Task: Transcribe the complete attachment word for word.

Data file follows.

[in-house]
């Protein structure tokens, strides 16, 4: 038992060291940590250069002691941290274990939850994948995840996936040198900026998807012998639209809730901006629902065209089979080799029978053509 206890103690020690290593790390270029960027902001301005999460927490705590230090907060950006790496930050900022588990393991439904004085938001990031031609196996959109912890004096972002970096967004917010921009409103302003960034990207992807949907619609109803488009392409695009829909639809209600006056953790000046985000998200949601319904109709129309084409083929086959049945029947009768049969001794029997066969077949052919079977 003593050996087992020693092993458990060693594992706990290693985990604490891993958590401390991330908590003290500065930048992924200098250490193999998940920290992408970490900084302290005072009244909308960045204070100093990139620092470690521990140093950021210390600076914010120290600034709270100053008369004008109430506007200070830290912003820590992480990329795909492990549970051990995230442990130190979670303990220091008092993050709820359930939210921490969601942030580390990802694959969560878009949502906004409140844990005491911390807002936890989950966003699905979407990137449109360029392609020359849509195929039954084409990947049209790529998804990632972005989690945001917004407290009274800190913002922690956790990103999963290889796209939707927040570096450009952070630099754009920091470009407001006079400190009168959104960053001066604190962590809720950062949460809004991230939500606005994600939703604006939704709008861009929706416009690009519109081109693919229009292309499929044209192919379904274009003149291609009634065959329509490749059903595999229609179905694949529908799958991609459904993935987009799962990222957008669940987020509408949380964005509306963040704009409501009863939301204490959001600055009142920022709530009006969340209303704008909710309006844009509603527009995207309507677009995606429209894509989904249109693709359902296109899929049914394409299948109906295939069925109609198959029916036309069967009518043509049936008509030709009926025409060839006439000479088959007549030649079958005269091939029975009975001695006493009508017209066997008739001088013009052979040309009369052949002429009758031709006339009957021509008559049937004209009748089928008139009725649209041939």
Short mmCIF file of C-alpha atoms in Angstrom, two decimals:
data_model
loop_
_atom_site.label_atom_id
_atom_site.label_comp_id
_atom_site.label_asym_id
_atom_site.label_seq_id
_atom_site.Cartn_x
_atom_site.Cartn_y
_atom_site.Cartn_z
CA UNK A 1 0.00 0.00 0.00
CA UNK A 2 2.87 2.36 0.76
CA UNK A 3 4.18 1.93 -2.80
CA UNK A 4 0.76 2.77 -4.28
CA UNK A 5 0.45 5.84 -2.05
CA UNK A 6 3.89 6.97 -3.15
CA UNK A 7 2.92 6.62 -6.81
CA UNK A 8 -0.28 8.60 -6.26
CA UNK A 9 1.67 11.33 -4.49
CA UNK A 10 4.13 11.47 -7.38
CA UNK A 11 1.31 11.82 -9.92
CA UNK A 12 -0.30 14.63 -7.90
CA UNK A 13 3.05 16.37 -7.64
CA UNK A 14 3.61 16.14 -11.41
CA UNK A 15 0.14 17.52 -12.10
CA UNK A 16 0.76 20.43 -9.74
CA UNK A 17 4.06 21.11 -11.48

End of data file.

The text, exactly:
[in-house]
């Protein structure tokens, strides 16, 4: 038992060291940590250069002691941290274990939850994948995840996936040198900026998807012998639209809730901006629902065209089979080799029978053509 206890103690020690290593790390270029960027902001301005999460927490705590230090907060950006790496930050900022588990393991439904004085938001990031031609196996959109912890004096972002970096967004917010921009409103302003960034990207992807949907619609109803488009392409695009829909639809209600006056953790000046985000998200949601319904109709129309084409083929086959049945029947009768049969001794029997066969077949052919079977 003593050996087992020693092993458990060693594992706990290693985990604490891993958590401390991330908590003290500065930048992924200098250490193999998940920290992408970490900084302290005072009244909308960045204070100093990139620092470690521990140093950021210390600076914010120290600034709270100053008369004008109430506007200070830290912003820590992480990329795909492990549970051990995230442990130190979670303990220091008092993050709820359930939210921490969601942030580390990802694959969560878009949502906004409140844990005491911390807002936890989950966003699905979407990137449109360029392609020359849509195929039954084409990947049209790529998804990632972005989690945001917004407290009274800190913002922690956790990103999963290889796209939707927040570096450009952070630099754009920091470009407001006079400190009168959104960053001066604190962590809720950062949460809004991230939500606005994600939703604006939704709008861009929706416009690009519109081109693919229009292309499929044209192919379904274009003149291609009634065959329509490749059903595999229609179905694949529908799958991609459904993935987009799962990222957008669940987020509408949380964005509306963040704009409501009863939301204490959001600055009142920022709530009006969340209303704008909710309006844009509603527009995207309507677009995606429209894509989904249109693709359902296109899929049914394409299948109906295939069925109609198959029916036309069967009518043509049936008509030709009926025409060839006439000479088959007549030649079958005269091939029975009975001695006493009508017209066997008739001088013009052979040309009369052949002429009758031709006339009957021509008559049937004209009748089928008139009725649209041939």
Short mmCIF file of C-alpha atoms in Angstrom, two decimals:
data_model
loop_
_atom_site.label_atom_id
_atom_site.label_comp_id
_atom_site.label_asym_id
_atom_site.label_seq_id
_atom_site.Cartn_x
_atom_site.Cartn_y
_atom_site.Cartn_z
CA UNK A 1 0.00 0.00 0.00
CA UNK A 2 2.87 2.36 0.76
CA UNK A 3 4.18 1.93 -2.80
CA UNK A 4 0.76 2.77 -4.28
CA UNK A 5 0.45 5.84 -2.05
CA UNK A 6 3.89 6.97 -3.15
CA UNK A 7 2.92 6.62 -6.81
CA UNK A 8 -0.28 8.60 -6.26
CA UNK A 9 1.67 11.33 -4.49
CA UNK A 10 4.13 11.47 -7.38
CA UNK A 11 1.31 11.82 -9.92
CA UNK A 12 -0.30 14.63 -7.90
CA UNK A 13 3.05 16.37 -7.64
CA UNK A 14 3.61 16.14 -11.41
CA UNK A 15 0.14 17.52 -12.10
CA UNK A 16 0.76 20.43 -9.74
CA UNK A 17 4.06 21.11 -11.48